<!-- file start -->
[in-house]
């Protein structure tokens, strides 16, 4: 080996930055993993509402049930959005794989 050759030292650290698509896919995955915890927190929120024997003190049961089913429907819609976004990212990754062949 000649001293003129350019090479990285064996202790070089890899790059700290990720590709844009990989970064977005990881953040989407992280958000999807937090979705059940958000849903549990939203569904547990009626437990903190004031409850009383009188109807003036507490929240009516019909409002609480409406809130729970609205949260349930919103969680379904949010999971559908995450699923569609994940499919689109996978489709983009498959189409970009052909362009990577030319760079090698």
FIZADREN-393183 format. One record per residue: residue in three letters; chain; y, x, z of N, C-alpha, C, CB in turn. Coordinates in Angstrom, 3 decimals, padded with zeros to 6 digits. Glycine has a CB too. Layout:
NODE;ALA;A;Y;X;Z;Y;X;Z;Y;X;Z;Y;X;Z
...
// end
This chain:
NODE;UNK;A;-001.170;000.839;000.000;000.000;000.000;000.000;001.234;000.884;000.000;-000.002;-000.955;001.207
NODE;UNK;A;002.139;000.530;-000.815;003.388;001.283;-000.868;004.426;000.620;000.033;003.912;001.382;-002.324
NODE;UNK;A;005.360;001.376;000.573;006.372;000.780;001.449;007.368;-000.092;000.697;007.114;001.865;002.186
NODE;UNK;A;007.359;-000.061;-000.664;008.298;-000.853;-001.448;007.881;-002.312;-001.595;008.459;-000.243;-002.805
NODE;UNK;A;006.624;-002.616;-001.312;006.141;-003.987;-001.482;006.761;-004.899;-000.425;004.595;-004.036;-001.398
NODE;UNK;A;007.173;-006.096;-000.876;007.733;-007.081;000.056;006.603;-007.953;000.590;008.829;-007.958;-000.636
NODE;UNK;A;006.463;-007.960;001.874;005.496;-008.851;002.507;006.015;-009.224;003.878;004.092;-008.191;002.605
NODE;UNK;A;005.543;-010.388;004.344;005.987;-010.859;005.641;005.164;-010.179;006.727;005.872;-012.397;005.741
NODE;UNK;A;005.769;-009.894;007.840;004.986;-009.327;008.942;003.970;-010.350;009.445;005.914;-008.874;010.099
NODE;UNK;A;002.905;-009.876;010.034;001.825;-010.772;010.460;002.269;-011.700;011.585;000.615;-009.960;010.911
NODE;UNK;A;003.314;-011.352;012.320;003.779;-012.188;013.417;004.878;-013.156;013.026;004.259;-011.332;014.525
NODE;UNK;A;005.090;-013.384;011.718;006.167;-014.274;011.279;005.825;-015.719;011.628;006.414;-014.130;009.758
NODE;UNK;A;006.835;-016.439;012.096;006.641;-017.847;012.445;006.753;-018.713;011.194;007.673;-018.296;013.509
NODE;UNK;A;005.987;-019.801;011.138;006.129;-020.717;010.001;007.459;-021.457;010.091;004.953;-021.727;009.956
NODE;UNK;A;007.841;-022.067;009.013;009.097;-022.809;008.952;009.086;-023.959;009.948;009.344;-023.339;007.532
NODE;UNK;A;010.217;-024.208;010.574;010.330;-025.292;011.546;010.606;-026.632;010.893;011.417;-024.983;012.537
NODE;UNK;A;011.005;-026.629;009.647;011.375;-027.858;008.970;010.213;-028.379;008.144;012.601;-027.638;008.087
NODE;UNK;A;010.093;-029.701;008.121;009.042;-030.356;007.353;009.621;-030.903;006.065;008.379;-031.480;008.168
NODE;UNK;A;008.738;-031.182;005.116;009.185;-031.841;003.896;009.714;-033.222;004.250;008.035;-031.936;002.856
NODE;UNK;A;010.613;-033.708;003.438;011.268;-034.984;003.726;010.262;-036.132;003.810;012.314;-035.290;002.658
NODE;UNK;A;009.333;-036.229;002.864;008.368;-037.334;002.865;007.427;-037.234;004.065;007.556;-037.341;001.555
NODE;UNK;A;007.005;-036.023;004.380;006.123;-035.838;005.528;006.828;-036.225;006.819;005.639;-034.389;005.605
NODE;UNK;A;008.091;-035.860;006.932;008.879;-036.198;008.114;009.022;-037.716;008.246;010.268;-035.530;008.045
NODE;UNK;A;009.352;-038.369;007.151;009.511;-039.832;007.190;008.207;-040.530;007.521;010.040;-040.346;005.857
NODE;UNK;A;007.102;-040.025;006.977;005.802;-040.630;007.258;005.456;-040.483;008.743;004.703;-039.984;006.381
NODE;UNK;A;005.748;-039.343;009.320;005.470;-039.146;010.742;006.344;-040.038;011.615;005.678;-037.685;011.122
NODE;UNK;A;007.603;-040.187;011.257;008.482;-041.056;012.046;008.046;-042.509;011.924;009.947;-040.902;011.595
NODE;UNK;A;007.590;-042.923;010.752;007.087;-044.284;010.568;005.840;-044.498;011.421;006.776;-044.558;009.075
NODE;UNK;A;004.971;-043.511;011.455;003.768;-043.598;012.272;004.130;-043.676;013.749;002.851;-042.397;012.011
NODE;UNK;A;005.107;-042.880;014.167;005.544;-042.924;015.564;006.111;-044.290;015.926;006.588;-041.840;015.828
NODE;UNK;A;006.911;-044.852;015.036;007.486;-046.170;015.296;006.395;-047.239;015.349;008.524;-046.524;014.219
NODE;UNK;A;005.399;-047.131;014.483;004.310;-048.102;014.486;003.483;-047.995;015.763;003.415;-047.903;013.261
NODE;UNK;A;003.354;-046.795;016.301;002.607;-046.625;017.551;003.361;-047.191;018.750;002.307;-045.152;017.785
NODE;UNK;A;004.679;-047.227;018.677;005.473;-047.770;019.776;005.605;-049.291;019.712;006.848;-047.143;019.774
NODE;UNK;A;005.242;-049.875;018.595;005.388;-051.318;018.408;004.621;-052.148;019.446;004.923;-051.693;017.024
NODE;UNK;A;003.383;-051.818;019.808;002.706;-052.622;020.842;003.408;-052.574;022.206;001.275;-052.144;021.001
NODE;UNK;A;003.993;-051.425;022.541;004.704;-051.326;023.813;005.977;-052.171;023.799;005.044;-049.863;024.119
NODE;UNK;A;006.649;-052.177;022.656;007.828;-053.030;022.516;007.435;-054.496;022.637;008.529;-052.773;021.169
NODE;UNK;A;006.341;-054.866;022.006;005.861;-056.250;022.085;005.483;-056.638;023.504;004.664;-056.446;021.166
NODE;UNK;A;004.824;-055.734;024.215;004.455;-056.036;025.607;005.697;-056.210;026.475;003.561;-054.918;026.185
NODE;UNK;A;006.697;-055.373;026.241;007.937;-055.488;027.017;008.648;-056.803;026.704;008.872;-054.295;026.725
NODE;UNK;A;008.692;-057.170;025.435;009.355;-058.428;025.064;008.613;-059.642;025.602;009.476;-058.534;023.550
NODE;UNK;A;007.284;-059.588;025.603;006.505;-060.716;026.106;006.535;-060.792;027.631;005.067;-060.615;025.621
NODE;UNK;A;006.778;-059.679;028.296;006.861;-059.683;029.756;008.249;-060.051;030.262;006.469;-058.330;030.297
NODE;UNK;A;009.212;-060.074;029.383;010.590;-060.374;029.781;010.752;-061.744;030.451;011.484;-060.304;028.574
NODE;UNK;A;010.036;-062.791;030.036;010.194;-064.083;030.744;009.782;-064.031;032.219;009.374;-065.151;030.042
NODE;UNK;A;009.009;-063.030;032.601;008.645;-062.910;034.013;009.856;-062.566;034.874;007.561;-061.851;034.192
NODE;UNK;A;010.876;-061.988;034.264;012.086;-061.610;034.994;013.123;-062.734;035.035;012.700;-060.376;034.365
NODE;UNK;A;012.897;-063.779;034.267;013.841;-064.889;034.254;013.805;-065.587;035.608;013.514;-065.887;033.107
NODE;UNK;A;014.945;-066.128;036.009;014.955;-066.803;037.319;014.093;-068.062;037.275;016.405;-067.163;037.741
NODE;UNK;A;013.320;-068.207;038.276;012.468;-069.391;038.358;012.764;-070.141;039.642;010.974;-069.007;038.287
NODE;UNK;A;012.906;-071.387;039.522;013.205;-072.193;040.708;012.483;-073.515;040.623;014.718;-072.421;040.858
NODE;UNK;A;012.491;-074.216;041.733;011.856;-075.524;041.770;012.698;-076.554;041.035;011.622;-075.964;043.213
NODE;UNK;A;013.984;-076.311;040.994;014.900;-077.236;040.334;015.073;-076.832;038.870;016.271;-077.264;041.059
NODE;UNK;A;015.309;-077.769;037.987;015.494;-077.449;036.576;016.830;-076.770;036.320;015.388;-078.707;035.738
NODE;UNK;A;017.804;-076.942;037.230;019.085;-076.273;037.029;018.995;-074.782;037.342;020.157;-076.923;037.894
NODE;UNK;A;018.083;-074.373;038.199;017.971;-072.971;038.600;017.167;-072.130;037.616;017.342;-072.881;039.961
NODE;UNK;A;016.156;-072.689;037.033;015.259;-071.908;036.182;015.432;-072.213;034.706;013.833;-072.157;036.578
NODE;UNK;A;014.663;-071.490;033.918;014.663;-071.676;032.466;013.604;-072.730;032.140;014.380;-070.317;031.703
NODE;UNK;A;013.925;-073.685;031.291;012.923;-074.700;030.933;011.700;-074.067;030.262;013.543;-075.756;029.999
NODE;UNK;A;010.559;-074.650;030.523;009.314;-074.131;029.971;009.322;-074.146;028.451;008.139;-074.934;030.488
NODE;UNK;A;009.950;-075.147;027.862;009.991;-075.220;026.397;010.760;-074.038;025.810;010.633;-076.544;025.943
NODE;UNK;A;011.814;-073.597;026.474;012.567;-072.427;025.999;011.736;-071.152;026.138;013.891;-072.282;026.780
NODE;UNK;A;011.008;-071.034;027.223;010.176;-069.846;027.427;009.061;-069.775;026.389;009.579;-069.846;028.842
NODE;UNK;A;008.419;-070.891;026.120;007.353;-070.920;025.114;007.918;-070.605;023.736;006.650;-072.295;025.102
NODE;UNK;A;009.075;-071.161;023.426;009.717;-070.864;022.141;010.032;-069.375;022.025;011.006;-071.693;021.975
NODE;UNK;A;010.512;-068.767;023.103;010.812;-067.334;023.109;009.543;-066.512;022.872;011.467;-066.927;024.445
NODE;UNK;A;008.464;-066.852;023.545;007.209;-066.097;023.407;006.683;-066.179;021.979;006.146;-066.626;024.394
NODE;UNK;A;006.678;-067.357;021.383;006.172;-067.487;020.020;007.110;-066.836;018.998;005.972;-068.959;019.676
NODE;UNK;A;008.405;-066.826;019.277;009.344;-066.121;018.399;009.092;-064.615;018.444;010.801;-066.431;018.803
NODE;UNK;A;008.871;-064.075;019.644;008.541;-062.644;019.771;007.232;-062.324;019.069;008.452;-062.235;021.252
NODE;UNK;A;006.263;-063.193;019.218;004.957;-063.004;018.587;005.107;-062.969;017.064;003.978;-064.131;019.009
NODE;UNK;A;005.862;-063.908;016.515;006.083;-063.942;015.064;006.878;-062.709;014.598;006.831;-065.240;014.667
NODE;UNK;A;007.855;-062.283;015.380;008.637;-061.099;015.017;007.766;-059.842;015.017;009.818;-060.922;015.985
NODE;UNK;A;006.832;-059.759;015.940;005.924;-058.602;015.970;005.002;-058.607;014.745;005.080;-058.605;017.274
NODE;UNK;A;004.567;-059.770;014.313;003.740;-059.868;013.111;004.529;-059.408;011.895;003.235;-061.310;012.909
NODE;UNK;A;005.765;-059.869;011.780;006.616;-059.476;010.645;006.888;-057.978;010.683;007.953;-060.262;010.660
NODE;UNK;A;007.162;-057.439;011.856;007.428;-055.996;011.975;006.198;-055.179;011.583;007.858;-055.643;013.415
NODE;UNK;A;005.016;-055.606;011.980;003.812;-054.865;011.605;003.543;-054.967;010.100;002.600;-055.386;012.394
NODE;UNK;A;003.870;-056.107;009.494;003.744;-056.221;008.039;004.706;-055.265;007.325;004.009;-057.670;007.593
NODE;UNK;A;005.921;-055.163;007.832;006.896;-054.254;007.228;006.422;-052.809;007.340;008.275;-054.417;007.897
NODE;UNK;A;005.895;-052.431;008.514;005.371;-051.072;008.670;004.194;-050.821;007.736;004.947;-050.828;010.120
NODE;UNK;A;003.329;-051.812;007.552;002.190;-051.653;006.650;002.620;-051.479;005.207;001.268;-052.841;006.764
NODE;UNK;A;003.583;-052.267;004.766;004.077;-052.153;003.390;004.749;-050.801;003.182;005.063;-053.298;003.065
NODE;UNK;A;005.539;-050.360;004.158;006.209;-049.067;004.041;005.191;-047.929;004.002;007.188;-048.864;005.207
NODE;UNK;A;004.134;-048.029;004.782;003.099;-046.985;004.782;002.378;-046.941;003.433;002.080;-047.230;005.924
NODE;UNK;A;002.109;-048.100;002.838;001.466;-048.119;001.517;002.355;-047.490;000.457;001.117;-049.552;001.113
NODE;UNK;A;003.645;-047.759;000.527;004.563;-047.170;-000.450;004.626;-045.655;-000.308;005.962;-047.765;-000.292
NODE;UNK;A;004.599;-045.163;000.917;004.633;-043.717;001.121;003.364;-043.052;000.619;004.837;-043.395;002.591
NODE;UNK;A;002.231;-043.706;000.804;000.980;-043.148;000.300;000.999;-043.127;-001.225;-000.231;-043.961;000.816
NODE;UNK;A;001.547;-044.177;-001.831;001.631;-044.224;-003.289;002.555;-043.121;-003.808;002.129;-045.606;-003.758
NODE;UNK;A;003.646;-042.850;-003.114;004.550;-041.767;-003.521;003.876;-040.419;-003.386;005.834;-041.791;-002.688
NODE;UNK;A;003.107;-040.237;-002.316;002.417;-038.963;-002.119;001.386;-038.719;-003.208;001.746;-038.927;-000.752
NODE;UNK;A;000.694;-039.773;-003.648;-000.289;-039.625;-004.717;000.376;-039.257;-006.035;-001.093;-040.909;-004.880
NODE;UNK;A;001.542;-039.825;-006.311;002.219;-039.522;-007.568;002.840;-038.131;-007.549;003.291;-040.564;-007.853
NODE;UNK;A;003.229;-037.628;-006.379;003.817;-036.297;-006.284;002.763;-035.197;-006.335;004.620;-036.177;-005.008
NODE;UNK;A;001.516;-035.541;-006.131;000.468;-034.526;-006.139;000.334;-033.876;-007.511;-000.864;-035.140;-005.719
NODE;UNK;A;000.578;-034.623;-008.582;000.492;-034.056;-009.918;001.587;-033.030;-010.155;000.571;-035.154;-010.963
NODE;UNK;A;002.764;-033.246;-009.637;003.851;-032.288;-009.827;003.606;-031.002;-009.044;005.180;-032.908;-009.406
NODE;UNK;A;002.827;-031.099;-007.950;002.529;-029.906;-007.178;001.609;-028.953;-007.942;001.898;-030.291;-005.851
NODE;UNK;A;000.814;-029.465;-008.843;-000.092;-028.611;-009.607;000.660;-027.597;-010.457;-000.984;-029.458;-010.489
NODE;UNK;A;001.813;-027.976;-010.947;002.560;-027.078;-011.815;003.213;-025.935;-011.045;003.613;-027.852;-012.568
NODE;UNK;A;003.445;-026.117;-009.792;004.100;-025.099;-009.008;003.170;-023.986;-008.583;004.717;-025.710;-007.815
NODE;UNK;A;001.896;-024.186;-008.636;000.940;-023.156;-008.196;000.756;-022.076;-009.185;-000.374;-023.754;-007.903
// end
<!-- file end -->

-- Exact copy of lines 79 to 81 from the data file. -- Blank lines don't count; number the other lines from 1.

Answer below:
NODE;UNK;A;006.263;-063.193;019.218;004.957;-063.004;018.587;005.107;-062.969;017.064;003.978;-064.131;019.009
NODE;UNK;A;005.862;-063.908;016.515;006.083;-063.942;015.064;006.878;-062.709;014.598;006.831;-065.240;014.667
NODE;UNK;A;007.855;-062.283;015.380;008.637;-061.099;015.017;007.766;-059.842;015.017;009.818;-060.922;015.985